You have several options for outputting multiple entries.  See the docs on the append and append_list tags. In this particular example however (and since the set_list tag is on the outside of the channel:entries tag, it will automatically recognise the loop and create separate rows for each entry) I would simply move the get_list tag on line 17 to the inside of the {stash:content}...{/stash:content} variable and use a hardcoded title. This will loop over the ‘data’ variable saving into the ‘content’ variable.



That did the trick, James. Thanks! I’ve been using stash on my last few projects for templating, but I felt like I was guessing a bit while doing it. This tutorial has confirmed some things for me, and I’m feeling much better about my current project. Looking forward to the advanced lesson.



Brilliant contribution and much appreciated.  Can you please include Mustash in your level 3 or 4 tutorial.



Amazing tutorial.  Really looking forward to the next Chapter. smile

J Wurmitzer

J Wurmitzer

Can’t wait for the advanced stash tutorial - please let us know roughly when you will be able to share that with us!!

Jae Barclay

Jae Barclay

Hi James,

Thanks for the awesome tutorial. I’m definitely looking forward to the “Advanced” chapter.

In my experience using Stash, the times when I need to resort to using embedded templates are when I need/would like to re-use the same assembly markup code on multiple templates/sections.

In other words, in the gist example you’ve provided, let’s say I needed to output the same listing options (by categories, search, etc.) using a completely different channel. I’d then have to copy and paste the same markup assembly part of the code to another main template, which would require manual updates on two or more templates if design ever changed.

For example, if Thirsty Meeples added video games, and the 1000 new videos games they’ve acquired needed to be displayed in the same manner as the board games, wouldn’t it be a better trade-off to have the markup assembling part of the code as a separate/embedded template that’s shared by both the board game channels and the new video game channel?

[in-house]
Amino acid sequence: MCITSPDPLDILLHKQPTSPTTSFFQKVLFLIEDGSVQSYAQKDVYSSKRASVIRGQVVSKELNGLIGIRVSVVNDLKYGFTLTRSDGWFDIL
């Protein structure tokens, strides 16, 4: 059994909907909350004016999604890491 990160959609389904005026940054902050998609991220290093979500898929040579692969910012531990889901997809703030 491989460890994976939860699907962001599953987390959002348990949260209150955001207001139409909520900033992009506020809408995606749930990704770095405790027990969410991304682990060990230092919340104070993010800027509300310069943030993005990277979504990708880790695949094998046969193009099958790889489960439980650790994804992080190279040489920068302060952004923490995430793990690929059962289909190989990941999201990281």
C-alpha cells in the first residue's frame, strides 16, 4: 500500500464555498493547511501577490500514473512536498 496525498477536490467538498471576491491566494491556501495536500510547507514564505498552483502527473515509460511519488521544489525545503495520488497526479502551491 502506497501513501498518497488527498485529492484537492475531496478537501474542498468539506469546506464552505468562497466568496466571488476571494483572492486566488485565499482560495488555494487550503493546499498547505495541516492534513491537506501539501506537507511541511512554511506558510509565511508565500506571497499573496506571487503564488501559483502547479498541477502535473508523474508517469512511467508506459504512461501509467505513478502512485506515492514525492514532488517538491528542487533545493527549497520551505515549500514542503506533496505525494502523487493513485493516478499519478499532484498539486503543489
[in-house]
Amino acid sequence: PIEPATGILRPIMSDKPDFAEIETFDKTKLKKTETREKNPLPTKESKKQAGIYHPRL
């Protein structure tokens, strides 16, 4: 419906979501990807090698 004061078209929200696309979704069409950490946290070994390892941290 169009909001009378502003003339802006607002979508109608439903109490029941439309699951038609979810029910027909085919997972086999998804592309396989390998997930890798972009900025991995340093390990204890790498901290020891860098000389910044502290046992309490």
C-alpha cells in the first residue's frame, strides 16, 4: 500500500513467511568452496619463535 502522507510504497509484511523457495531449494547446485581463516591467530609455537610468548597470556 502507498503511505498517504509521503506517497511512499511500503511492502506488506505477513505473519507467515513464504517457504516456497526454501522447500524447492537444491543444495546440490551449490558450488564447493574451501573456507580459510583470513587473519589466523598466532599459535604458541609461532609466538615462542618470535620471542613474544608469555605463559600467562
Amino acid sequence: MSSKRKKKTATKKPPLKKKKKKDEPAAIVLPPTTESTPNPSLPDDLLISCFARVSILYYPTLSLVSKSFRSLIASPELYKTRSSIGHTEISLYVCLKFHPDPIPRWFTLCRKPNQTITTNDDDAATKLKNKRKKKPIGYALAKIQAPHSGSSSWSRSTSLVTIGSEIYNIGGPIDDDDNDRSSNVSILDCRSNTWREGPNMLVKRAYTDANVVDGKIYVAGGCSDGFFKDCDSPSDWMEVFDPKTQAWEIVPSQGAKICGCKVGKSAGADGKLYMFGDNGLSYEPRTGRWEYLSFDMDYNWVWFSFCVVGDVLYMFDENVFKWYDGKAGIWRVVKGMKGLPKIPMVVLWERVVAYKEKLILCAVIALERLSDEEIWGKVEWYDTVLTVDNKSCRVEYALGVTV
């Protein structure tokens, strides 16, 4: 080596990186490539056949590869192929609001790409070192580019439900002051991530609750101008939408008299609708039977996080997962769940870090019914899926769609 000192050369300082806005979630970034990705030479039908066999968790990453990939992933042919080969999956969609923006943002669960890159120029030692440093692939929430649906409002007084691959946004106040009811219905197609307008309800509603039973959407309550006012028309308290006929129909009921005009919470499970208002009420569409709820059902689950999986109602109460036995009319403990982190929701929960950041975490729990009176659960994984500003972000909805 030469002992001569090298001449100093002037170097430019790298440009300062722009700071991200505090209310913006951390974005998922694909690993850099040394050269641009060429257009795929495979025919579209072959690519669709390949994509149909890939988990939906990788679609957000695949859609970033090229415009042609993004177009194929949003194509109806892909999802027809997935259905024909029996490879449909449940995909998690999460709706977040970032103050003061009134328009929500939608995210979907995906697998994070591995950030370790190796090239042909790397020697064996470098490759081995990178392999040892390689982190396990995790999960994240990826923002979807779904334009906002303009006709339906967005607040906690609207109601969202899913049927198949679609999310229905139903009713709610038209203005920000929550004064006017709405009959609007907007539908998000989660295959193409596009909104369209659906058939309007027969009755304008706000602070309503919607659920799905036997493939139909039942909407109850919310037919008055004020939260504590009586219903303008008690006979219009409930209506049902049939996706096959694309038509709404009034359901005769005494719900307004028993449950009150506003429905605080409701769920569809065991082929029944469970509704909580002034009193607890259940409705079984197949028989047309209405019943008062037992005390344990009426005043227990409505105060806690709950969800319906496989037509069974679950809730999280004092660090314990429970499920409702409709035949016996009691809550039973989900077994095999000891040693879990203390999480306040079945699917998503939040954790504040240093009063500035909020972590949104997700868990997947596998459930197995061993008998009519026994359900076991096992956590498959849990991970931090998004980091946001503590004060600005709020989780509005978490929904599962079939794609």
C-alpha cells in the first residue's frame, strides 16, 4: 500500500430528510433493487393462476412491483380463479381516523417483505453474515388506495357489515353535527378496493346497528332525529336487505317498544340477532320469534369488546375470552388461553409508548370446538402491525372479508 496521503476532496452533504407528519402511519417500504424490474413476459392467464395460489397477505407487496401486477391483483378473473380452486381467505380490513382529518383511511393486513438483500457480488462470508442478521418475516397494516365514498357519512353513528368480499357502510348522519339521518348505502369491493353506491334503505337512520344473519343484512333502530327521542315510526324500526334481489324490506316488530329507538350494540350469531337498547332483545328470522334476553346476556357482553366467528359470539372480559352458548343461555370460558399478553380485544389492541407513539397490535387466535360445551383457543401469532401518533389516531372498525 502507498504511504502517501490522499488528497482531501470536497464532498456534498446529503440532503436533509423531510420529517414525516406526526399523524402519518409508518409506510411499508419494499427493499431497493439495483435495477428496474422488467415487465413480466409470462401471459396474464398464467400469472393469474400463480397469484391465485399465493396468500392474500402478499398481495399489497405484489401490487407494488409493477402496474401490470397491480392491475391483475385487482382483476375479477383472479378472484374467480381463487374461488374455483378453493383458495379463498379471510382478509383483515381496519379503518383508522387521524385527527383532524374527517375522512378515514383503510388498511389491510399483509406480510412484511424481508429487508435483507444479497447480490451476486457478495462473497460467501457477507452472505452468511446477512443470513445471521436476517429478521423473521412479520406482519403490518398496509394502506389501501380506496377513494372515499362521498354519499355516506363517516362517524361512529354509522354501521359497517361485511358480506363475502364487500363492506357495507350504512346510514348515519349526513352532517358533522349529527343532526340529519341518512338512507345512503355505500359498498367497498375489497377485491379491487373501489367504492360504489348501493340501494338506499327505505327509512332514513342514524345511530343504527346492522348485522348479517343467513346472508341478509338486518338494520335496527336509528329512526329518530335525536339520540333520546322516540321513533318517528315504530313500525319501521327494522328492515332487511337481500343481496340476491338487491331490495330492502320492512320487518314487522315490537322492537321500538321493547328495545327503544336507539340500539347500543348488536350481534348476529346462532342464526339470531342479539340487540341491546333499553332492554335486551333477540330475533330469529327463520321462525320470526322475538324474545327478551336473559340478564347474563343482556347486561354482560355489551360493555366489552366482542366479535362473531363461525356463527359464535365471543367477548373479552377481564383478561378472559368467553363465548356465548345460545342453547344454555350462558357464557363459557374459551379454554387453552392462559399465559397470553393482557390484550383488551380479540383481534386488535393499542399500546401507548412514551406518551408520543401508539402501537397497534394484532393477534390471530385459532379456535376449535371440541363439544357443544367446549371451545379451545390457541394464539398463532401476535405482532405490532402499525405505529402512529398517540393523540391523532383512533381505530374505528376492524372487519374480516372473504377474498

So, is there another way to avoid embedded templates at all while sharing the same markup assembling code on two or more main templates? Perhaps it would it be a part of the advanced chapter?

Thanks so much!

Jon Thomas

Jon Thomas

Still planning on doing the advanced part of the series? I’m really curious to see how you’ll split these templates out.



Me too! Would love to see the advanced tutorial



It’s been in the works for a while, but never seem to get enough time to polish it off properly, sorry about the delay, hopefully won’t be much longer. I was fearing that the new native “template layouts” functionality introduced in 2.8 might make some of this obsolete, but actually in practice Stash is still far more powerful than template layouts, though the general idea behind them is similar to part-1 of this series.

Jon Thomas

Jon Thomas

I’m actually using a mixture of both. For layouts, I’m using native, but I’m still using Stash all over the place. If you get time to include advantages/disadvantages of both, that would be interesting to see. But, my code is definitely still around the quality of your second article, so I’m really looking forward to seeing how I can improve upon it from your third article. From directory structure, to partialing things out for re-use to Snippets vs. Stash embeds. Etc. I want to know all the things! wink

Von Bartels

Von Bartels

I’d love to see part 3 of this series. I’m especially interested in using stash in combination with native layouts as Jon Thomas suggests above.

What's on your mind?